The Ivanhoe Metropolitan Fire Station is the earliest surviving example of a fire station design by prolific architects Oakden and Ballantyne, and one of the earliest metropolitan stations. The building is substantially intact externally.
IVANHOE METROPOLITAN FIRE BRIGADE STATION - Historical Australian Themes
The Ivanhoe Metropolitan Fire Brigade Station was constructed in response to the rapid expansion of Heidelberg and Ivanhoe after the extension of the railway in 1901. It was one of many stations erected by the Metropolitan Fire Brigade in the first half of the 20th century and one of two fire brigade stations in the City of Banyule designed by notable 20th century architects, the other being the Rosanna Fire Brigade Station.(Percy Everett)
As architects to the Metropolitan Fire Brigade Board since 1899, Oakden and Ballantyne designed many similar fire stations including Riversdale Road, Camberwell (1903, demolished); Hoddle Street, Abbotsford (1917, recycled 1982); 193-199 William Street, Melbourne (1919, demolished); Glenhuntly Fire Station (1919); Bluff Road, Sandringham (1926); Brighton Road, St Kilda (1927); Union Road, Moonee Ponds (1927); Hampshire Road, Sunshine (1927), and Swanston Street, Carlton (1929).
Ivanhoe is the earliest surviving station known to be to Oakden and Ballantyne's design and thus marks the commencement of a style which was to develop for some 30 years.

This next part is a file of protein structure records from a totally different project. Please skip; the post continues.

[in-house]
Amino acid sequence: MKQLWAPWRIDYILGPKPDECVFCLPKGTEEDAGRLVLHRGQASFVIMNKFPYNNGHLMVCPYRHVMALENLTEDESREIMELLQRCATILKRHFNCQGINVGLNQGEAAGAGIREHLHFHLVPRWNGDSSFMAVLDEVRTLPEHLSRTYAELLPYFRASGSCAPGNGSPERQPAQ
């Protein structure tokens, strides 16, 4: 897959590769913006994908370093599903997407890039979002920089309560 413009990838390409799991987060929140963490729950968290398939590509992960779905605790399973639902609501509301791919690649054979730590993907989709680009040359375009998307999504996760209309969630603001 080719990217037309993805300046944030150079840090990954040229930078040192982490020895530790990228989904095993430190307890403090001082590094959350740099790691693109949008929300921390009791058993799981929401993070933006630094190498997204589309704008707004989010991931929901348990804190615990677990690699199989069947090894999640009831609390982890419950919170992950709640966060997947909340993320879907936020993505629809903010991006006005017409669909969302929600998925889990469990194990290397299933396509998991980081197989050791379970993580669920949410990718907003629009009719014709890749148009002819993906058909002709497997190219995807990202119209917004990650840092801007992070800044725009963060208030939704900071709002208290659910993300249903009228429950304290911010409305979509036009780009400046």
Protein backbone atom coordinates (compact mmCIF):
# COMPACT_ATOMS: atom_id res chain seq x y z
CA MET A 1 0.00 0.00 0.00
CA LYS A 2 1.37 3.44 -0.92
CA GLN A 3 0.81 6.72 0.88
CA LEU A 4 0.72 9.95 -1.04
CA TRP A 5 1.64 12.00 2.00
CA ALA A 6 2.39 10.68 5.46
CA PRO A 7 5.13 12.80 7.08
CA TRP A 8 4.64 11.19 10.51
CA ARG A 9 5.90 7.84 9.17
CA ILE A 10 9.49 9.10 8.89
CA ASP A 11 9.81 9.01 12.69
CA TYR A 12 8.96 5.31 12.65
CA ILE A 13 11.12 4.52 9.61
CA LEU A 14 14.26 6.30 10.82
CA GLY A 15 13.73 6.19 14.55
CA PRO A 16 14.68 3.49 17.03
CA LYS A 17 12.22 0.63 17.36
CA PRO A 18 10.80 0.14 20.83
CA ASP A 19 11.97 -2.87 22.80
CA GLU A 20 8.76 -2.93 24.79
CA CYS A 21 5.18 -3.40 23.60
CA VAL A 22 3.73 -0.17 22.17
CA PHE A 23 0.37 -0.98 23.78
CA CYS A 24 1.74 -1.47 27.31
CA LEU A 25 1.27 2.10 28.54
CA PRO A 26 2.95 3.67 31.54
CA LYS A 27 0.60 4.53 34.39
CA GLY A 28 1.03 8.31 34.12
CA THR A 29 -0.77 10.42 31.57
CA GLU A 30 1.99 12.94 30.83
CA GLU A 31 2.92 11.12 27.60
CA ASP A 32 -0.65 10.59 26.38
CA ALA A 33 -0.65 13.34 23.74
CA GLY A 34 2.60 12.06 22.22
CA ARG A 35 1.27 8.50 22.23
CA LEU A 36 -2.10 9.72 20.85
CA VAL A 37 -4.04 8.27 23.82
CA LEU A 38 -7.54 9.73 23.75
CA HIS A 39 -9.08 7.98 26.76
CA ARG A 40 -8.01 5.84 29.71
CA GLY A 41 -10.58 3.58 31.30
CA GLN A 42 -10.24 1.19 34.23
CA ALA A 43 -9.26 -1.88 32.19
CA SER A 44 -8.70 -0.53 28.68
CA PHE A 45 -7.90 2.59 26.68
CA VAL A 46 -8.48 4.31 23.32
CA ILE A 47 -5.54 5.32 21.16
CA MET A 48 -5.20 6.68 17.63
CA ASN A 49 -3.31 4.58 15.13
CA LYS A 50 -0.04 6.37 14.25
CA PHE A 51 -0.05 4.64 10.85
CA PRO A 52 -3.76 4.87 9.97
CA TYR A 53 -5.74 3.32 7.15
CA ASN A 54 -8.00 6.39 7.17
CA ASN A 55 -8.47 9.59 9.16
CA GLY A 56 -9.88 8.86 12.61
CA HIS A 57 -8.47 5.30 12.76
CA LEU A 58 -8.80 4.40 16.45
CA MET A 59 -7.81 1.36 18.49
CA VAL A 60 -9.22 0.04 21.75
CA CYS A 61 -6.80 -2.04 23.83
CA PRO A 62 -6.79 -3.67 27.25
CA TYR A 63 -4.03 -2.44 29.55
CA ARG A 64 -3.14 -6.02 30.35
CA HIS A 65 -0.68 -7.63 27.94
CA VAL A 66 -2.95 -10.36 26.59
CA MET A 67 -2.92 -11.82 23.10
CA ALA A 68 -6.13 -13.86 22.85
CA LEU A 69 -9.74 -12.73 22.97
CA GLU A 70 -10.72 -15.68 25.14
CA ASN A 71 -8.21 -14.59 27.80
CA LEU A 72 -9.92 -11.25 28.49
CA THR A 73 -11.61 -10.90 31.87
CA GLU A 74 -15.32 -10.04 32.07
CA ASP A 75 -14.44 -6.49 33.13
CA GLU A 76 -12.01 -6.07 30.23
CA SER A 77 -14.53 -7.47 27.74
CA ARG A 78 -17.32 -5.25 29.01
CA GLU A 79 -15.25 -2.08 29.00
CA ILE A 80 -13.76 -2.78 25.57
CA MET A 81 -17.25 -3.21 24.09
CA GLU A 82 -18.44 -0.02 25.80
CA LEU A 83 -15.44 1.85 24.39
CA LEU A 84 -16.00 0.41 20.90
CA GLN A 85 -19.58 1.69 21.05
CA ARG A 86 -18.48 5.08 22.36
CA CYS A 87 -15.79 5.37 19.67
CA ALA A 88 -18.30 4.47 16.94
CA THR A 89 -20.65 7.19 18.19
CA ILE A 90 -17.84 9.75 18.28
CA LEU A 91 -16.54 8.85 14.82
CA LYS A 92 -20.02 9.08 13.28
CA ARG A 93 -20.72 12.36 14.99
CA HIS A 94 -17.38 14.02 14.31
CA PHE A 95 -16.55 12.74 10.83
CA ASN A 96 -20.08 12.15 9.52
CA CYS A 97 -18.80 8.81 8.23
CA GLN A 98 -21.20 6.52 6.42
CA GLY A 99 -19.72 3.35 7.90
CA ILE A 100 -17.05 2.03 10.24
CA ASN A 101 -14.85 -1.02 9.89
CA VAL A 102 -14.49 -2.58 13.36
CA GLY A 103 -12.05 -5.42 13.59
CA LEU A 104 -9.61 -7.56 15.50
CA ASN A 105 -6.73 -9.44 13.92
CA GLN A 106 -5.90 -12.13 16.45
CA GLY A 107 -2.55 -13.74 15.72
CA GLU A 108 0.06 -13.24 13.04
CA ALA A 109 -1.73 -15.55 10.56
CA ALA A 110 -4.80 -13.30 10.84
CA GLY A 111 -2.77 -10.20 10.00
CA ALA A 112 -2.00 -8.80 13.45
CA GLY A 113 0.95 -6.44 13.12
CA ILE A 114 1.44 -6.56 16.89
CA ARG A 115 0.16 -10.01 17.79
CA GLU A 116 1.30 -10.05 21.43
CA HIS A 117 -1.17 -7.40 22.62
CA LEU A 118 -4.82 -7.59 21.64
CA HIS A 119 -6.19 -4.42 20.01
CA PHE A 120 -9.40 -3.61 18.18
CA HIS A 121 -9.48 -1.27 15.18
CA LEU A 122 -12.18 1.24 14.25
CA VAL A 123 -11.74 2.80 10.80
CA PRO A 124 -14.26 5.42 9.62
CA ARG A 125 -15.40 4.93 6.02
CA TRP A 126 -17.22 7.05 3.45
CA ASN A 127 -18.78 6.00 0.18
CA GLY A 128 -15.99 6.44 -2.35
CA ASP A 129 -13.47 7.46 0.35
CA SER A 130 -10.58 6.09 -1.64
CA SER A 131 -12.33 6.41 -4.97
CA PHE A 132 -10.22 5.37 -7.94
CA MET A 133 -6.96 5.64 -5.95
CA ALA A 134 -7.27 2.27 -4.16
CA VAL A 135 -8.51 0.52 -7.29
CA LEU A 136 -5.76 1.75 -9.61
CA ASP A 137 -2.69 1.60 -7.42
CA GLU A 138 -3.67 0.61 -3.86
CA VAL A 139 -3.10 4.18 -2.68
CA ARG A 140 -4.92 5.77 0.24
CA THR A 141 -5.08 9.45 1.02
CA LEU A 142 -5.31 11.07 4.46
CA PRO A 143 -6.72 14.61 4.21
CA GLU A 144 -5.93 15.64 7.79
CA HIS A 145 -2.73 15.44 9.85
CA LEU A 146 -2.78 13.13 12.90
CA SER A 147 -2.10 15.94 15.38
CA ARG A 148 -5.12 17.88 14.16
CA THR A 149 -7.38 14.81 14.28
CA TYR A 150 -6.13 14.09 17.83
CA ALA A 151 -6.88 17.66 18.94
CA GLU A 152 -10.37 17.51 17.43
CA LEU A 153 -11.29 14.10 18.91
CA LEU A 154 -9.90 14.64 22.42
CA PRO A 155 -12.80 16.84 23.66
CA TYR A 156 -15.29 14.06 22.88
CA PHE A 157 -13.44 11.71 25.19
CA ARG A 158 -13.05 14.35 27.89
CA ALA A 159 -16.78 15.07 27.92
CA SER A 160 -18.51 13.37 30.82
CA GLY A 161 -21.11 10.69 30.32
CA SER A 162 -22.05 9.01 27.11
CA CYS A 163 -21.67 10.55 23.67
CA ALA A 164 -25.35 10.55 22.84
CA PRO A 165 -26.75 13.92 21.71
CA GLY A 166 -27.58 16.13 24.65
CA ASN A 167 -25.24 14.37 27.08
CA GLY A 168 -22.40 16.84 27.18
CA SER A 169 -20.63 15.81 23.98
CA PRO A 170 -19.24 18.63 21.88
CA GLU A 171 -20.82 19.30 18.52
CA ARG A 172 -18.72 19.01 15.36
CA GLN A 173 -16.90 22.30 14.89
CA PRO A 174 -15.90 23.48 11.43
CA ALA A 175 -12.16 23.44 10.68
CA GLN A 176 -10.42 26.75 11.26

IVANHOE METROPOLITAN FIRE BRIGADE STATION - Physical Description 1
The Fire Station is a symmetrical two storey, red brick building with rendered dressings, designed in a free classical revival style. The central section projects slightly, and originally housed the fire trucks. The roof is hipped and slated with terracotta ridge cappings. The first floor, containing residential accommodation, is articulated by red brick piers, banded in imitation of rustication, with rendered moulded cappings and a classical modillioned cornice. The words 'Metropolitan Fire Brigade' are inscribed in raised lettering above the ground floor cornice. The recessed first floor verandahs at each end of the building have cast iron balustrading. Windows are variously multi-paned double-hung sashes, and casements with multi-paned highlights.